There are so many different types of authors in this world – but the ones that really excite me are those who seem to operate on a different plane to the rest of us. The ones who notice things that we (or I) seem to miss – and then convey these things using extraordinary, inventive language. The ones who reveal to us something new about the world and ourselves.
Jennifer Down is that kind of writer.
I’ll say it now. This young lady is going places and I’m not the only one to think so. Her work has appeared in the Age, the Saturday Paper, the Australian Book Review, The Lifted Brow, Kill Your Darlings, Overland, Best Australian Stories, Sleepers Almanac and New Mexico’s Blue Mesa Review.
Her debut novel, Our Magic Hour was shortlisted for the 2014 Victorian Premier’s Literary Award for an unpublished manuscript and was published in 2016 by Text Publishing.
The book is achingly beautiful in its writing and the sheer depth of compassion Down displays for her characters. Quite frankly, it left me feeling both excited and highly intimidated – read more about my response here.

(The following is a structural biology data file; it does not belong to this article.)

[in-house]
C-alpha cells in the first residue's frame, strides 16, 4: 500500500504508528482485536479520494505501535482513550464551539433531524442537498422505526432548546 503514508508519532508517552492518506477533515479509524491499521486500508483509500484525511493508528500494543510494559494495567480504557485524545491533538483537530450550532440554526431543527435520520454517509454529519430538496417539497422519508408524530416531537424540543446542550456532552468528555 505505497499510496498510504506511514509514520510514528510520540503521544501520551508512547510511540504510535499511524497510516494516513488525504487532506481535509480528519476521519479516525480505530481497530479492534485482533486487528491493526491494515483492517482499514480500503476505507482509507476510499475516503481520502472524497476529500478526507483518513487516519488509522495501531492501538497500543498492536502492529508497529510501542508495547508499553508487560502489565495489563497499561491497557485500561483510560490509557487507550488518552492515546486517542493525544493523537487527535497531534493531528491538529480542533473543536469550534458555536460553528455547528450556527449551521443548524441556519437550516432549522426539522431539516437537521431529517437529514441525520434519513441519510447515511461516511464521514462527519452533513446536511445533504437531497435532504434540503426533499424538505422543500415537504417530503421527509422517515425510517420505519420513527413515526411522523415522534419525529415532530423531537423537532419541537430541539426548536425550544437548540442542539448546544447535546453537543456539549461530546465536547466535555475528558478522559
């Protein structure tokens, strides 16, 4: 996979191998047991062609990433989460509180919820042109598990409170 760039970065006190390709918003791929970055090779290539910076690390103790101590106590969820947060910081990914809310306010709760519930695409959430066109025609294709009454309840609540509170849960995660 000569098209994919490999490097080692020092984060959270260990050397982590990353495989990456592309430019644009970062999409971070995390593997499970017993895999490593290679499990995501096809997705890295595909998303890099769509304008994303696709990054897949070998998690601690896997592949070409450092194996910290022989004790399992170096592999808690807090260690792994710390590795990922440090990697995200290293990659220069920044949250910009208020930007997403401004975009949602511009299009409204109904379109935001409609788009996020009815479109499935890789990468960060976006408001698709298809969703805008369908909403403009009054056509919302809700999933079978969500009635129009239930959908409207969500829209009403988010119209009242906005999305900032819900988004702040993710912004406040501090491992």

Fortunately, I got over my own sense of inadequacy for long enough to get in touch with Jennifer and ask her some questions. I hope you enjoy the result.
What was your vision for ‘Our Magic Hour’?
This is going to sound hopelessly vague, but I didn’t really have a vision. I was writing for myself, without any intention of publication. I spent about six years writing it, so it was a lot of time sitting with the characters and learning about them, but from the outset I knew where it was going to start and end.
The book covers some incredibly difficult ground – suicide, mental illness, addiction and abuse – yet it’s a surprisingly uplifting work to read. From a writing perspective, how did you achieve this? And was it difficult to marinate in these subjects for the period of time required to write a novel?
I try to find the warmth where I can – silly conversations and dances and dark humour, the small stuff of the everyday. A rule I have for writing sad material is to give it space. Often the smaller, quieter moments and gestures can be just as devastating as a big teary scene. I’m always wary of melodrama and sentimentality. It’s nice to hear it’s not a depressing book. I’m interested in how much awfulness we can bear, but it also has to be bearable for the reader.